A strategy that puts teams of cops on a beat, an age-old crime-fighting tactic that Boston Police Commissioner Edward F. Davis revived in Boston more than four years ago, has helped reduce the number of shootings and robberies, according to a federally funded study.
The hot spots patrolled by the teams experienced a 17 percent drop in overall violent crime since the strategy was launched, compared with 2000-2006, when the teams were not in place.
Davis assigned the teams shortly after he was sworn in as commissioner in December 2006, hoping that the officers would develop relationships with community leaders and residents, a proactive approach known as community policing.
The city has 12 Safe Street teams: groups of five officers, supervised by a sergeant, who patrol on bikes and on foot and are assigned to high-crime areas.
“You can unleash the cops, flood an area, but there is a lot of research that shows that can have backfire effects. People can be more afraid,’’ said Anthony Braga, a professor at the Rutgers School of Criminal Justice, who conducted the study along with two other academics. “The way that these teams are oriented to engage the community is much more desirable.’’
Still, the study, conducted between 2007 and 2009, showed that the teams had no significant effect on reducing the number of homicides or sexual assaults.
And internal tensions over the program remain: Supervisors have questioned why teams cannot be moved from their designated spots to other nearby streets when crime worsens there; officials complained about the set hours of the teams, saying it made them too predictable to criminals; and some teams patrolled their hot spots but did little to engage with residents.
‘The interaction between these police officers and the community has been incredible.’Jorge Martinez Project RIGHT executive director
The concept has also led to complaints from some captains who want to move the teams.
“Police really don’t like change,’’ Braga said. “Some captains who have always done things a certain way and all of a sudden you put a limitation on their sovereignty, it gets very stressful for them.’’
Captain Frank Armstrong, president of the Boston Police Superior Officers Federation, said that supervisors know their districts intimately and where officers should be placed.
“I don’t think they’re protecting their sovereignty,’’ said Armstrong, who stressed that he generally agrees with the program’s mission. “I think they’re reading the incident reports every day and they’re trying to marshal their forces in the most efficient manner possible.’’
Davis said he has given more latitude to captains whose crime statistics have improved, but that generally teams should stay put, rather than move to respond to an emerging crisis.
“Chasing our tails is not a good strategy,’’ Davis said in an interview.
In the neighborhoods where the teams have fanned out, opinions vary.
“We’re ecstatic about them,’’ said Jorge Martinez, executive director at Project RIGHT, an antiviolence organization in the Grove Hall section of Roxbury, where a Safe Street team patrols in the evenings. “They’re accessible. . . . The interaction between these police officers and the community has been incredible.’’
Martinez said the officers show up to every community meeting, discuss crime-prevention strategies with neighborhood leaders, and frequently interact with young people, even collecting prom dresses for poorer students.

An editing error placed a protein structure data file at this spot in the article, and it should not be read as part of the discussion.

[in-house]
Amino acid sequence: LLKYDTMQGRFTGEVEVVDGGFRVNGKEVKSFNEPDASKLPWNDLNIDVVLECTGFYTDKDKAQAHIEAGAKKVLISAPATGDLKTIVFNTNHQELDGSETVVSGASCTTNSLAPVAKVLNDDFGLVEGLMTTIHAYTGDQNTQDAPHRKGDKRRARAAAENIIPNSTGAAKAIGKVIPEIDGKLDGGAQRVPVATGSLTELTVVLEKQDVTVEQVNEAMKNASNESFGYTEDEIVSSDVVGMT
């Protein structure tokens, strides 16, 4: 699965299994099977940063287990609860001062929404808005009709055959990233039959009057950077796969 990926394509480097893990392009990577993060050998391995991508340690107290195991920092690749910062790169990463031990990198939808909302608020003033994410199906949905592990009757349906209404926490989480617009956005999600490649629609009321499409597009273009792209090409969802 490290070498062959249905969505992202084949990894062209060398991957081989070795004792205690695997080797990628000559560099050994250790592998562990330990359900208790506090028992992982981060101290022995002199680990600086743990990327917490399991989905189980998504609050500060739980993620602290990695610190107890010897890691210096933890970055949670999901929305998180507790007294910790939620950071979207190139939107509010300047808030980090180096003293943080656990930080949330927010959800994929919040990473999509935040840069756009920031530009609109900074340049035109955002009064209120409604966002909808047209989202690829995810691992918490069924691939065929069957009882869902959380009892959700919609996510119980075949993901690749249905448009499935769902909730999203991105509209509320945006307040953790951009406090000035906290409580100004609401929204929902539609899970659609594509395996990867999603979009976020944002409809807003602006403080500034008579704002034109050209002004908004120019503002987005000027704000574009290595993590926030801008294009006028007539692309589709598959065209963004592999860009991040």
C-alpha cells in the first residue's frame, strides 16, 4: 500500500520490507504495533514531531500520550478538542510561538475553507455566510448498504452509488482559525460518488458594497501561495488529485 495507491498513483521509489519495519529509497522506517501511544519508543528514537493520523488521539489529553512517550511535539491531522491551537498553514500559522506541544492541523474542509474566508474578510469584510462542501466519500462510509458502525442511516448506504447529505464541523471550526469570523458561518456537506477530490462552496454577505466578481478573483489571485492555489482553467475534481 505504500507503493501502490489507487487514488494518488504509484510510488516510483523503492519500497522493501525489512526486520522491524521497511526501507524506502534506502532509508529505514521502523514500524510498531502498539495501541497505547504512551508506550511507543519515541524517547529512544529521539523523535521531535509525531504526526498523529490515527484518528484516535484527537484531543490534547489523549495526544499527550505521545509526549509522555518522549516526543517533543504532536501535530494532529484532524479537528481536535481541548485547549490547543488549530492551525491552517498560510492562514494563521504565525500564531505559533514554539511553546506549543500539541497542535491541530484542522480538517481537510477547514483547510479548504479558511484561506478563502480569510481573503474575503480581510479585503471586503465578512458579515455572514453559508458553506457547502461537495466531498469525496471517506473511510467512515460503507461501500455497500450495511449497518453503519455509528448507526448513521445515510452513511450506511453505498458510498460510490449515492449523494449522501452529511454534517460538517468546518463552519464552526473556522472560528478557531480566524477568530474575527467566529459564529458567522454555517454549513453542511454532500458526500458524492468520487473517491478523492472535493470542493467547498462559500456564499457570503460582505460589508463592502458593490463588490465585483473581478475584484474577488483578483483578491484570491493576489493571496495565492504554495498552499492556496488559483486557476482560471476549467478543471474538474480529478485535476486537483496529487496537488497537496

But in the Bowdoin-Geneva section of Dorchester, where several recent shootings and homicides have unnerved residents, some officers are less involved, said Davida Andelman, chairwoman of the Greater Bowdoin Geneva Association.
Officers in her area tend to keep to themselves, she said, huddling together on their bicycles or sitting in their cruisers.
“I’m glad they’re visible, but they need to be engaged quite a bit more with residents and it’s unfortunate,’’ said Andelman, who has lived in the neighborhood for almost 30 years. “In the olden days, you pointed to the beat cop, that person who really knew everybody. . . . This is what they need to be. They need to do better.’’
Davis said that most teams have developed strong relationships with residents and local merchants, but reports like Andelman’s trouble him.
“This is definitely a work in progress,’’ he said. “These concepts are so different from how police used to do their jobs. It requires a constant amount of training. If we don’t do that, the teams will revert to the old way of doing things.’’
The teams work in East Boston, Downtown Crossing, Jamaica Plain, the South End, Roxbury, Mattapan, and Dorchester. The areas were picked because they were consistently plagued by violence or crime.
For example, the Bowdoin-Geneva area typically has among the highest number of shootings in the city; 51 in 2008, 24 in 2009, and 24 in 2010, according to police figures.
The analysis of the Safe Street teams program showed that robberies fell 19 percent and aggravated assaults, which includes shootings, fell 15 percent in the areas targeted by the teams.
The inability of the teams to reduce the number of homicides and sexual assaults is probably linked to the nature of the crimes, which are often between people who know each other, and primarily in the case of rapes, indoors, Davis said.
“It’s a very difficult conversation about reducing the numbers in those two categories simply by police presence,’’ he said.
Officials should consider whether the teams could expand their reach and intervene in the gang conflicts that often lead to homicides, Braga said.
The study, which cost about $125,000 and was funded through a grant by the US Department of Justice, was done objectively and will be reviewed by other academics, said Braga, who described himself as an unpaid advisor to Davis.
“We have valid statistical evidence that’s defensible, that indicates this strategy is positive,’’ Davis said.